What are the three different stages of learning?
In this post, we explain the three main stages/phases of learning as well as explain how understanding these different phases can help sports coaches and leaders.
Fitts and Posner (1967) studied how people progress when learning a skill and came up with the three phases of learning. When you practice and learn skills, you begin to move through the phases of learning. Sports leaders and coaches can then plan to add further skills and techniques. Enabling athletes to progress and become even more skilled.
Our article on the different methods of training is also worth reading after this post. We also recommend our articles on what are the best apps for sports coaches as well as our downloadable tournament planning templates.
What are the phases of learning?
There are three stages of learning:
- Cognitive Stage of Learning
- Associative Stage of Learning
- Autonomous Stage of Learning
The Cognitive Stage of Learning
The cognitive stage of learning is the first stage of learning when a person is setting out to learn a new skill or technique. This is known as the thinking stage. An example of this could be an athlete learning how to perform a serve in tennis. Firstly, the athlete needs to understand how to take a serve.
During this stage, athletes need feedback from their coaches to understand what they are doing wrong and will need visual images and demonstrations to move forward.
The Associative Stage of Learning
The associative stage of learning is the next phase an athlete goes through when learning a new skill. This is known as the practice phase and athletes begin to learn what errors they are making and will continue to practice how to serve in tennis. During this phase, the athletes will notice they are beginning to make progress.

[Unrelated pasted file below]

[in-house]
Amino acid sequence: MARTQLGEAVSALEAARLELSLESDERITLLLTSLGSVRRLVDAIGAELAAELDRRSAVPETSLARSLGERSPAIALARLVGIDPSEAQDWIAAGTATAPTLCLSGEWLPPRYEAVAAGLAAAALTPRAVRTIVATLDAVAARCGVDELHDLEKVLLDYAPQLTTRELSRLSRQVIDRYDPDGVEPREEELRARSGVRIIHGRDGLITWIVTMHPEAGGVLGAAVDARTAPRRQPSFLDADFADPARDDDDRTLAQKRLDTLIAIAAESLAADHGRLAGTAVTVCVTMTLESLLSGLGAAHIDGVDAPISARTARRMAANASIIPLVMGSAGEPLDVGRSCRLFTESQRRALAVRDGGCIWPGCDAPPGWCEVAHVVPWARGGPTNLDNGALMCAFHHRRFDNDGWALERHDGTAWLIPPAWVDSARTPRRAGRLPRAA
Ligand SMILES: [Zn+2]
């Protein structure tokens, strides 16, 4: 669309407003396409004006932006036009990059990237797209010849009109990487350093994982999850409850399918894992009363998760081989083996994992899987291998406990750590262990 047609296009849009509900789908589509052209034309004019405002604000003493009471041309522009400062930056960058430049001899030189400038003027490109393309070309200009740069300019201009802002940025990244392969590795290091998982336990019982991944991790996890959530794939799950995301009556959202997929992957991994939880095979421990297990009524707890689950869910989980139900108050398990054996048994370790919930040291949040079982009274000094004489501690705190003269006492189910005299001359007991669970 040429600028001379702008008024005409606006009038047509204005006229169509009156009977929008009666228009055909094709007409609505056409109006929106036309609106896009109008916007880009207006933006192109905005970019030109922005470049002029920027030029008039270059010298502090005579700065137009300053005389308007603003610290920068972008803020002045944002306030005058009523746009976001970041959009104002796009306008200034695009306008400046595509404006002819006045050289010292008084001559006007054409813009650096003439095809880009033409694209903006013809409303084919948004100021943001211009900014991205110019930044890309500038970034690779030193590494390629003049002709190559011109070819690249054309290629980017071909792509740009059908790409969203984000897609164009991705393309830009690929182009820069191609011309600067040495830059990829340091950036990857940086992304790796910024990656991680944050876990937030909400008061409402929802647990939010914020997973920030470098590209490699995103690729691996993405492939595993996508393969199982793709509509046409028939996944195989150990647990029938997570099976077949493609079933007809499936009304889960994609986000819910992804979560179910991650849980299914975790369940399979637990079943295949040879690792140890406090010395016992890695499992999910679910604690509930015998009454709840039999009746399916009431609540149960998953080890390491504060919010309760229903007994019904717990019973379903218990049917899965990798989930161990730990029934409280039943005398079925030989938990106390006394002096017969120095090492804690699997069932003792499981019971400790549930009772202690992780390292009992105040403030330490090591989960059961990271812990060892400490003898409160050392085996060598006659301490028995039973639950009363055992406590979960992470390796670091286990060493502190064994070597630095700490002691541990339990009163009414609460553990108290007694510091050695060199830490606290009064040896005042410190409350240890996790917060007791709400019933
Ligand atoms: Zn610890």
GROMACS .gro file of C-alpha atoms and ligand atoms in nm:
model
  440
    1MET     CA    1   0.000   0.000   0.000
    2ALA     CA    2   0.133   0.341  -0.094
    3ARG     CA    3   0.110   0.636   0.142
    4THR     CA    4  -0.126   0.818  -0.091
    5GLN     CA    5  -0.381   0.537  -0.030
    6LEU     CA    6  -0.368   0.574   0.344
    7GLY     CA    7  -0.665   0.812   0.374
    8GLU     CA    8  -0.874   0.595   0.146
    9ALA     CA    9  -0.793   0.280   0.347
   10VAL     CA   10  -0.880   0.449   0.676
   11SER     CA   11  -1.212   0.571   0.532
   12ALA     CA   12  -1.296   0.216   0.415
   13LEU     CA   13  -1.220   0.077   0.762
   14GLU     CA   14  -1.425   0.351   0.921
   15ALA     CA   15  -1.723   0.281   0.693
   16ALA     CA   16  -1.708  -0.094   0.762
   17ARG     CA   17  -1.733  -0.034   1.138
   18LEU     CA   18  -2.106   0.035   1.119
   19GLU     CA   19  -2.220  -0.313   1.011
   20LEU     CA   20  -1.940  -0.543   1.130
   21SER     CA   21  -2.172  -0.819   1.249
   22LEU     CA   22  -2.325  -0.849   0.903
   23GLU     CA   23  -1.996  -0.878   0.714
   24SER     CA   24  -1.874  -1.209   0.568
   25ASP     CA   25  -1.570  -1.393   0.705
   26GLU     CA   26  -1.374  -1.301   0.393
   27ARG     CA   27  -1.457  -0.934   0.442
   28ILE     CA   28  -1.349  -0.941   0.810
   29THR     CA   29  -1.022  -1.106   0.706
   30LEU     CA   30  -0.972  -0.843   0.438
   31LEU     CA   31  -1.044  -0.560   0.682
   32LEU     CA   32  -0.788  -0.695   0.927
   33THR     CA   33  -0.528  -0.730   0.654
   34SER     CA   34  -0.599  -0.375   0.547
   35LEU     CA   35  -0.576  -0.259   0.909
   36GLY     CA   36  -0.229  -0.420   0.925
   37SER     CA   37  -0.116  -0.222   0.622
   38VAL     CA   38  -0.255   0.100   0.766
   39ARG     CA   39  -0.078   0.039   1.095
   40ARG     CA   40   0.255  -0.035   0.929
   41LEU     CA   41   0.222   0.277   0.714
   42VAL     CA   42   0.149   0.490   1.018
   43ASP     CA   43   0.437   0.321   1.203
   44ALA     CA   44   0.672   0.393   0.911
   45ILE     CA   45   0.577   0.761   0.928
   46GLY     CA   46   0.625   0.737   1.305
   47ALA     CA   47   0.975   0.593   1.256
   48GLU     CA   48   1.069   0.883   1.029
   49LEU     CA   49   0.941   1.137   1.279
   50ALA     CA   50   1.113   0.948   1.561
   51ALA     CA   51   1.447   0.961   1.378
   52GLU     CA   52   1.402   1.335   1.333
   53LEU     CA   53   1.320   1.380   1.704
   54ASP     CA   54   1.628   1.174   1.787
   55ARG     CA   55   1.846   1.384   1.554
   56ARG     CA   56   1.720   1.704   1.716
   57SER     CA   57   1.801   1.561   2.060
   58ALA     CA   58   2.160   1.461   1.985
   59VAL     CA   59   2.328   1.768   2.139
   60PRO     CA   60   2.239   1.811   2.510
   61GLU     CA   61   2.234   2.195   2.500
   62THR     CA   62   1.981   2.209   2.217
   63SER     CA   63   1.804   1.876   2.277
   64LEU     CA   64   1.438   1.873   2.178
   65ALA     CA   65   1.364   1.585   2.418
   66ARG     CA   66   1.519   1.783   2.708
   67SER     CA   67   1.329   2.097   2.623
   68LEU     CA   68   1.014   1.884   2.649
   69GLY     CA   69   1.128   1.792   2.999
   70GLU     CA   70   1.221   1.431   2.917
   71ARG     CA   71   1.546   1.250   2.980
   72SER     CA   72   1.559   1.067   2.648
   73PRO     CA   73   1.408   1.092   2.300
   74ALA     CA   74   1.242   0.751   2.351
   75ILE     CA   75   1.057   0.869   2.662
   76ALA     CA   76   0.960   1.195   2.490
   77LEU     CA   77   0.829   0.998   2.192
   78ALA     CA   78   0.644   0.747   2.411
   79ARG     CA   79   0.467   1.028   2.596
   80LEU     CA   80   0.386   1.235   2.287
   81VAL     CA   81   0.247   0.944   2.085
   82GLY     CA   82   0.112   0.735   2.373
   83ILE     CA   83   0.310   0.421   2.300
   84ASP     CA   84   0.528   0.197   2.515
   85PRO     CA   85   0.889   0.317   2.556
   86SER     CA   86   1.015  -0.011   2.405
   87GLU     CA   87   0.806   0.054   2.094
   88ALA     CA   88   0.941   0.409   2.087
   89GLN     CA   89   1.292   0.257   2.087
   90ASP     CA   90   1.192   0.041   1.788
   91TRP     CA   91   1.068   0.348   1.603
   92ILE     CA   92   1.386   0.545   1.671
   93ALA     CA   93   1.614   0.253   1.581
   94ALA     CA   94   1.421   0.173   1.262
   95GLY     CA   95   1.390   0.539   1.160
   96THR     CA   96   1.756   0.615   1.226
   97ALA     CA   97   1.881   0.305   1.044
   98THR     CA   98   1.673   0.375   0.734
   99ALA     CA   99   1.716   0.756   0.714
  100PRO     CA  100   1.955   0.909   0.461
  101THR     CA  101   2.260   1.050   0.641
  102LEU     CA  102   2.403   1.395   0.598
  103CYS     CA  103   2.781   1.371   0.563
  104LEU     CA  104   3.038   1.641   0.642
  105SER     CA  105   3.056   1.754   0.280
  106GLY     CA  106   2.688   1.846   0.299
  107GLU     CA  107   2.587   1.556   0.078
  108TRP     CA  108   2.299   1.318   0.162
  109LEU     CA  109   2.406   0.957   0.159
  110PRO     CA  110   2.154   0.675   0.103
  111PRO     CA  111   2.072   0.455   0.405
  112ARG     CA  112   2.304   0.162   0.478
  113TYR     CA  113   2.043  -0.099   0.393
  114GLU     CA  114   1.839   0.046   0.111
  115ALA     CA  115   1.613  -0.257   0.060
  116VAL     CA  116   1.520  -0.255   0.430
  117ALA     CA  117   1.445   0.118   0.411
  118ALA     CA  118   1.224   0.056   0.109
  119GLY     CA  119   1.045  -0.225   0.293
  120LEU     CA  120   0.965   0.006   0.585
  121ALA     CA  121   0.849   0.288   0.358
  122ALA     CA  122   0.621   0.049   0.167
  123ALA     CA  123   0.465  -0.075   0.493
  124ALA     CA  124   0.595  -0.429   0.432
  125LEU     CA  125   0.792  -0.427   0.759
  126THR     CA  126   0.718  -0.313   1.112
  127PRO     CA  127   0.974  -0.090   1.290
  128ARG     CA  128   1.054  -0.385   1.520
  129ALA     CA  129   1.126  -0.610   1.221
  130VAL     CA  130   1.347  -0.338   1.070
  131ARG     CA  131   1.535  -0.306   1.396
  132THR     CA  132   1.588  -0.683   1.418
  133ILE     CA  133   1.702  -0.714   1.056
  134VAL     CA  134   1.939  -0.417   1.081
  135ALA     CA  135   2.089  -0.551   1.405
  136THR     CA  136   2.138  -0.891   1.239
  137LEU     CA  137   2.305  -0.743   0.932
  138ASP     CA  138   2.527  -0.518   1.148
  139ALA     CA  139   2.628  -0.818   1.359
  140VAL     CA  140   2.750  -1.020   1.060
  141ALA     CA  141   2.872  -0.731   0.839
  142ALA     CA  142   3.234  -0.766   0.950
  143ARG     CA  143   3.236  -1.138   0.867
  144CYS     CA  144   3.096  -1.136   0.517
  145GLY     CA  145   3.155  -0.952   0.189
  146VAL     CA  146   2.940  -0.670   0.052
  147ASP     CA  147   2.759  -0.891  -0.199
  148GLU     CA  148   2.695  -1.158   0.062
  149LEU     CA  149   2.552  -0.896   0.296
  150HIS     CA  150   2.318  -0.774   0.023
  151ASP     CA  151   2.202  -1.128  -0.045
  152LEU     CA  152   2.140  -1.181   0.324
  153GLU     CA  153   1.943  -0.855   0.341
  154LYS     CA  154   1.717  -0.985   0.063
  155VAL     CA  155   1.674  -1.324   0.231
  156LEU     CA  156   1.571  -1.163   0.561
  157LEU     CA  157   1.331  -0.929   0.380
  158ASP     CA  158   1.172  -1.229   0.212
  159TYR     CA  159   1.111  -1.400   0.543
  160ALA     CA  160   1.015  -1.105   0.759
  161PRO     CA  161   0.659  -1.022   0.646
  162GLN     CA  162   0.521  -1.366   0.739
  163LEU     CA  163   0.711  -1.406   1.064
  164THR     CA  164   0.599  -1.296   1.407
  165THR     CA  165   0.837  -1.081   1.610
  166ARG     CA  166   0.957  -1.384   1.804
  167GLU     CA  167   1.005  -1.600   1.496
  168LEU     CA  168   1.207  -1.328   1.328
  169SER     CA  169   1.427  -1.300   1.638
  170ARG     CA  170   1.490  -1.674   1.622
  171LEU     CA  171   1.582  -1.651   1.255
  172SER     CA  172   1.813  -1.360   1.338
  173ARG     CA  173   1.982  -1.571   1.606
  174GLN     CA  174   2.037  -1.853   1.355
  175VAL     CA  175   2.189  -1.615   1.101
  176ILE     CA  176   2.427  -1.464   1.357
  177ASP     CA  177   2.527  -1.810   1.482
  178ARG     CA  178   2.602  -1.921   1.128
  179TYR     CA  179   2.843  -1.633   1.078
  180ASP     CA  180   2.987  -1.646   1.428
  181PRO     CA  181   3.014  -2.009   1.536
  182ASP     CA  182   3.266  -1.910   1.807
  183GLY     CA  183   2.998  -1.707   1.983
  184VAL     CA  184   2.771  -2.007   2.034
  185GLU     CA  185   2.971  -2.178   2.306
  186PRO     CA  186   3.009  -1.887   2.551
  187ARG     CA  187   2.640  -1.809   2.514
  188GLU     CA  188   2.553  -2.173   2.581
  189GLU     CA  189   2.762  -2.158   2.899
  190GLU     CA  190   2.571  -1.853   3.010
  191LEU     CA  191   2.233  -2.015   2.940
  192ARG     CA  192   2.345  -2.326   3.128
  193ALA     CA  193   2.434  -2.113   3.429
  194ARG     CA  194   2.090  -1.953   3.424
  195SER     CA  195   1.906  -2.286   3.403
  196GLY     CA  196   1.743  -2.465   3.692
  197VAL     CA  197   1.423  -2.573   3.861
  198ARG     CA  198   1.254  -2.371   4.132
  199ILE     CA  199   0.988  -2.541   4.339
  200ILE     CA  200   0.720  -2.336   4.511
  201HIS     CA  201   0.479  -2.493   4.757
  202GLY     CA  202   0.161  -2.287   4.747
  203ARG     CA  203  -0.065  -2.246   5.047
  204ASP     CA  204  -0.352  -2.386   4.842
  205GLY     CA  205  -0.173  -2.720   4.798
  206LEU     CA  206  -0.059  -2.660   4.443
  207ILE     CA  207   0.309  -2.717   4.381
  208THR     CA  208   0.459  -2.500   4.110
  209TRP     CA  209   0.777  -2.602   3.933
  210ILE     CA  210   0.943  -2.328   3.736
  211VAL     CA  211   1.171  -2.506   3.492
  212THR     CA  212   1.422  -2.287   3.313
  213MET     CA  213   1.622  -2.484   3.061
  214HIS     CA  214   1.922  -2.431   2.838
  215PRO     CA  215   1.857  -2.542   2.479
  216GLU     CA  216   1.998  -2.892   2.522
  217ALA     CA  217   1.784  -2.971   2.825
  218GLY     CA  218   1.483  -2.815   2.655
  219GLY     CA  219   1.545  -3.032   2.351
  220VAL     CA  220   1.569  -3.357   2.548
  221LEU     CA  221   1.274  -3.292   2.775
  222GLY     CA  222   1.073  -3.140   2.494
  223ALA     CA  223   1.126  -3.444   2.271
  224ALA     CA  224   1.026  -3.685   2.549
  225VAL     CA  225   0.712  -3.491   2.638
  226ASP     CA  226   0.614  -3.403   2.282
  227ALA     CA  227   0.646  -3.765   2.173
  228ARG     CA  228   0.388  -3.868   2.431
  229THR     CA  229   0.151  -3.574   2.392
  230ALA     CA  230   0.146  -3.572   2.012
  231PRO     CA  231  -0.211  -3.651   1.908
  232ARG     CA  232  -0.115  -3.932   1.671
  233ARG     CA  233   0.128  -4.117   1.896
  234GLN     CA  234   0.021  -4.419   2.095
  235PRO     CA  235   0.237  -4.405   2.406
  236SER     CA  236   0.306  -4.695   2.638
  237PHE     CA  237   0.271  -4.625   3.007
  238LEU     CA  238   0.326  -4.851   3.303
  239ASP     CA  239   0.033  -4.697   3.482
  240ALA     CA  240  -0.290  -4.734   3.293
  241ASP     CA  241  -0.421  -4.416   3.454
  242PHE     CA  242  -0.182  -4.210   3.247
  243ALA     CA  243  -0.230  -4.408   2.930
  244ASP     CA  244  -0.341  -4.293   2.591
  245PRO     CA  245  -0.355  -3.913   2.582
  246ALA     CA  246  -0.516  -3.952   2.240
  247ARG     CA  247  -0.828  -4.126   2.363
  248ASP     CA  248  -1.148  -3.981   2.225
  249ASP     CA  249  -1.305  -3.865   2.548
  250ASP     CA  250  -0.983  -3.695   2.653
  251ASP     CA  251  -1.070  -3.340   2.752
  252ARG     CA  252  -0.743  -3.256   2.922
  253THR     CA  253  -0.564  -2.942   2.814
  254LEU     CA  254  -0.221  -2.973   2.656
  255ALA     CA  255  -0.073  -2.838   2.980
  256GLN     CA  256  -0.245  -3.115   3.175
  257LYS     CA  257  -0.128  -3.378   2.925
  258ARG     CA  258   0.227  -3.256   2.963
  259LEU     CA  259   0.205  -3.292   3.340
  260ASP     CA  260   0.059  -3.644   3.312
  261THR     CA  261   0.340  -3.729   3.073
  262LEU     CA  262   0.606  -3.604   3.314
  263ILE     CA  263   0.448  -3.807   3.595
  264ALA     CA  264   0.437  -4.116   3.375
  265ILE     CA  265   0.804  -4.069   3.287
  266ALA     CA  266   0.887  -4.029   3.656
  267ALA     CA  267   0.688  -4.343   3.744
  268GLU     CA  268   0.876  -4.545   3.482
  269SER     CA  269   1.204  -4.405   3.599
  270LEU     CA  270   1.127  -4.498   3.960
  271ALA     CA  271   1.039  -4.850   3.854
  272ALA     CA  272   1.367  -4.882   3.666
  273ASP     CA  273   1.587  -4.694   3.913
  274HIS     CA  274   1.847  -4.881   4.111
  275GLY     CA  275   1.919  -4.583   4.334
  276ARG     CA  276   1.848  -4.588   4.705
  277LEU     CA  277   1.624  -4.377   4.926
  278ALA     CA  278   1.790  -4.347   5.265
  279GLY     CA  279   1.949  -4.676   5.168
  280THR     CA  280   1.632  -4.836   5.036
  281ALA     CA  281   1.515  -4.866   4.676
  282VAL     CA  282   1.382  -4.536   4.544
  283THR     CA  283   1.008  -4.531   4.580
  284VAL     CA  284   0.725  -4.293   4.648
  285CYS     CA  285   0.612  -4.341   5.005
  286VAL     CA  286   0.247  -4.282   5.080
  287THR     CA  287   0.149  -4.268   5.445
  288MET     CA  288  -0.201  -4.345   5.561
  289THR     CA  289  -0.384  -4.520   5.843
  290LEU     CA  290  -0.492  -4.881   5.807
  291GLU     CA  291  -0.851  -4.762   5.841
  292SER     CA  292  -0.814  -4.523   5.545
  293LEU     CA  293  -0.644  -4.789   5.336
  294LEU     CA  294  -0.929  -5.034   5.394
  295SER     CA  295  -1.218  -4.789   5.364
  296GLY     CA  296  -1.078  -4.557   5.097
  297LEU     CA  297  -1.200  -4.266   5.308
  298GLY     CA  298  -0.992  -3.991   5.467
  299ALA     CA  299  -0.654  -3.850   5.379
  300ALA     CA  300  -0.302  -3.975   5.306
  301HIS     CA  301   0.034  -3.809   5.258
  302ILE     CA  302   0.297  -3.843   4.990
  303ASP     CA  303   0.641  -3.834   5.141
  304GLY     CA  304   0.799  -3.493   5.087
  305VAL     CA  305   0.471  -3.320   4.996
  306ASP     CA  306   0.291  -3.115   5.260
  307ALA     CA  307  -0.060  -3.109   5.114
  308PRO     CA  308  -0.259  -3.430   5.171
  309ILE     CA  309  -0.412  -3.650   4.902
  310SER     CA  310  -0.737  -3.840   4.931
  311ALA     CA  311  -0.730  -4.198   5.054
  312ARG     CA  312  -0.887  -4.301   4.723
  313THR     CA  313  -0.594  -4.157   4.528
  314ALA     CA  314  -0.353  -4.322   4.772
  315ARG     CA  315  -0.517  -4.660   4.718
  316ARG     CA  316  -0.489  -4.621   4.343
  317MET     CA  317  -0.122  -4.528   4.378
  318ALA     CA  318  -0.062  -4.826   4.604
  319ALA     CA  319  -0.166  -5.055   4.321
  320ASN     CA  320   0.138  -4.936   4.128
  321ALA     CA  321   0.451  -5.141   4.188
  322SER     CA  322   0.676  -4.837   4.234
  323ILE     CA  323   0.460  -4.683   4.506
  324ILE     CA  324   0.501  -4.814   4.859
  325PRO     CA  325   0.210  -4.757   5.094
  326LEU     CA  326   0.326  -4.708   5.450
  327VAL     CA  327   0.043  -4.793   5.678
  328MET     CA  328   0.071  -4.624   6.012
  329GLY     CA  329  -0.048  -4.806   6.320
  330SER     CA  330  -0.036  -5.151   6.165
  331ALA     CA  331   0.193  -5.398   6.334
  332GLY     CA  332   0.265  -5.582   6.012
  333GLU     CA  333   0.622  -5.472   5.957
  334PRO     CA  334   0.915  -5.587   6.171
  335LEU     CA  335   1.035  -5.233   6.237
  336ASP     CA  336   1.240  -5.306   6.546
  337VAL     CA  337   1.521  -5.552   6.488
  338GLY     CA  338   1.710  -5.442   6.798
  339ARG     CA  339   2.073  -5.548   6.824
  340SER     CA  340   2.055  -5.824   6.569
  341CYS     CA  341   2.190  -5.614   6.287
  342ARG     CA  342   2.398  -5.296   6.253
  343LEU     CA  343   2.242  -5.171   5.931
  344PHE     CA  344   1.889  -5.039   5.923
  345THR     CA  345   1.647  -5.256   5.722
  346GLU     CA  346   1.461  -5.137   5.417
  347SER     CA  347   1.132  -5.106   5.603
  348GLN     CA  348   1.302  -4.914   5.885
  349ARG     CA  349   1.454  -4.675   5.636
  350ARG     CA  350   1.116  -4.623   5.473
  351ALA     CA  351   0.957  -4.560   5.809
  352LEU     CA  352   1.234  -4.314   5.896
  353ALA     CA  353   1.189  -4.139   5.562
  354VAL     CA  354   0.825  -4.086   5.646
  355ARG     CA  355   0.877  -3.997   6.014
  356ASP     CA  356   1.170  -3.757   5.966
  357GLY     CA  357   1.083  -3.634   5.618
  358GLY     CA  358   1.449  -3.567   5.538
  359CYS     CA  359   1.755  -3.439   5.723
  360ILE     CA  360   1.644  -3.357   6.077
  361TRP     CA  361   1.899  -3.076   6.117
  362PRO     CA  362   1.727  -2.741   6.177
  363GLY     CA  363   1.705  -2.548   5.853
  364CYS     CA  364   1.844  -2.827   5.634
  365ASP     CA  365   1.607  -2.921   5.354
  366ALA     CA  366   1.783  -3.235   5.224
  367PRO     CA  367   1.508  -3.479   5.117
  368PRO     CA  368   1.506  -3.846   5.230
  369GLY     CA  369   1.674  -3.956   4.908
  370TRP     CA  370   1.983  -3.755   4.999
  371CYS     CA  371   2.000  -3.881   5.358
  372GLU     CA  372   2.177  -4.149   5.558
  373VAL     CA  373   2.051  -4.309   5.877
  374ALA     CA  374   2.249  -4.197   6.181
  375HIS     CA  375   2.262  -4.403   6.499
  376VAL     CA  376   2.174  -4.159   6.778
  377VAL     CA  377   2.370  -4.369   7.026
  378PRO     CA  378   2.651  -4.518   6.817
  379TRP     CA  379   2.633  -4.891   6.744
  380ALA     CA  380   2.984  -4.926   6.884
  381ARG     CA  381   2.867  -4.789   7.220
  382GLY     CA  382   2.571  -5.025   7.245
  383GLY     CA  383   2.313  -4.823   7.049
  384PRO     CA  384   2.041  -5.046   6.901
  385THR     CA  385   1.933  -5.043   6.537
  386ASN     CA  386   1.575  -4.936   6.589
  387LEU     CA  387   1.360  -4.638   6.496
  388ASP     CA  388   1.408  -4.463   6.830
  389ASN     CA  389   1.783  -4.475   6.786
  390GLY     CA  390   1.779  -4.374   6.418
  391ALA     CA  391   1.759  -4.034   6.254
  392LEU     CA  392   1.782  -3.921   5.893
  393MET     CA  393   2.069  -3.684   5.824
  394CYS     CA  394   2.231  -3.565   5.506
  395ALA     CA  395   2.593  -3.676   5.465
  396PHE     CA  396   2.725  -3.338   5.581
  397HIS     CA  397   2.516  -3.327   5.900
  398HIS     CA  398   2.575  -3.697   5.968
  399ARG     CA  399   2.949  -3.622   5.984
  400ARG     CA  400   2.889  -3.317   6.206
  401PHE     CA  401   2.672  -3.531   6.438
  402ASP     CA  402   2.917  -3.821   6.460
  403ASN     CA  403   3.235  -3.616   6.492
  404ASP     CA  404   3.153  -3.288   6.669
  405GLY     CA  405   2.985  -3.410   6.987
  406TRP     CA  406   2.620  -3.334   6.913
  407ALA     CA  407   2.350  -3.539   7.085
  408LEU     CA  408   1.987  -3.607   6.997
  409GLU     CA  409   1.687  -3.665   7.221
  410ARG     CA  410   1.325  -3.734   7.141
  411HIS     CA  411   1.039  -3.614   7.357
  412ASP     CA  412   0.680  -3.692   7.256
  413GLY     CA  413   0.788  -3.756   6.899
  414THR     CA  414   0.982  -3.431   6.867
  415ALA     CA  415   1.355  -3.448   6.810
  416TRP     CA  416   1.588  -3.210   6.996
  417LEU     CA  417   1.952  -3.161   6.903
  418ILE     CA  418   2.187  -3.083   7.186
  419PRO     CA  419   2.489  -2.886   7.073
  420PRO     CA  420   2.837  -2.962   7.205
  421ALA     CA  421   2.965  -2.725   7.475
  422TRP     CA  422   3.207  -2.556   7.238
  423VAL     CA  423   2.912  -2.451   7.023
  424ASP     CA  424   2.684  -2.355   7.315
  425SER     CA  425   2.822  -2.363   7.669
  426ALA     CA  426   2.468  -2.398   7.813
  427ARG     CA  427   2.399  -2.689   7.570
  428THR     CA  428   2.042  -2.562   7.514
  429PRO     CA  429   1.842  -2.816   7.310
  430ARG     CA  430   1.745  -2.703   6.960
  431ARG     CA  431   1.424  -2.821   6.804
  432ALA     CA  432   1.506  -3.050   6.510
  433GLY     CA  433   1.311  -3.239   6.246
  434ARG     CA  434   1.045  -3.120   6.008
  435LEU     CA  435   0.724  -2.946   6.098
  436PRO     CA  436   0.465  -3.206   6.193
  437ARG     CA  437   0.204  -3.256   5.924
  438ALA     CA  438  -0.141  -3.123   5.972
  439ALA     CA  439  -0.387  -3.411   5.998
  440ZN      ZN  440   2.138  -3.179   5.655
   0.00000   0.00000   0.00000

Athletes will still need demonstrations from their sports coaches however they will begin to relate to the demonstrations you are showing them and will use this image to help them practice. The associative stage of learning is the longest stage of learning before they begin to master the skill.
The Autonomous Stage of Learning
This is the final stage of learning and is when a skill has been overlearned and is now automatically recalled when needed. Athletes can now also begin to concentrate on other tasks. For example, the athlete who was learning how to serve in tennis can now begin to learn how to apply spin to their serve.
The athlete is able to recognise when they are performing the skill incorrectly and should be able to state what went wrong (Kinaesthetic feedback).
How can understanding this help sports coaches and leaders?
By understanding the different phases of learning, sports coaches and leaders should be able to observe which stage of learning their athletes are in and determine their coaching planning as well as monitoring the progress of their athletes/players.
Our meet the coach series provides an insight into the minds of professional sport coaches and why understanding your athletes is so important.
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New to sports coaching? Then you may want to check out our guide to sports coaching. Here you will be able to learn techniques and strategies that will excel your coaching career. Topics include Stages of Learning, Methods of Training and Leadership Styles.
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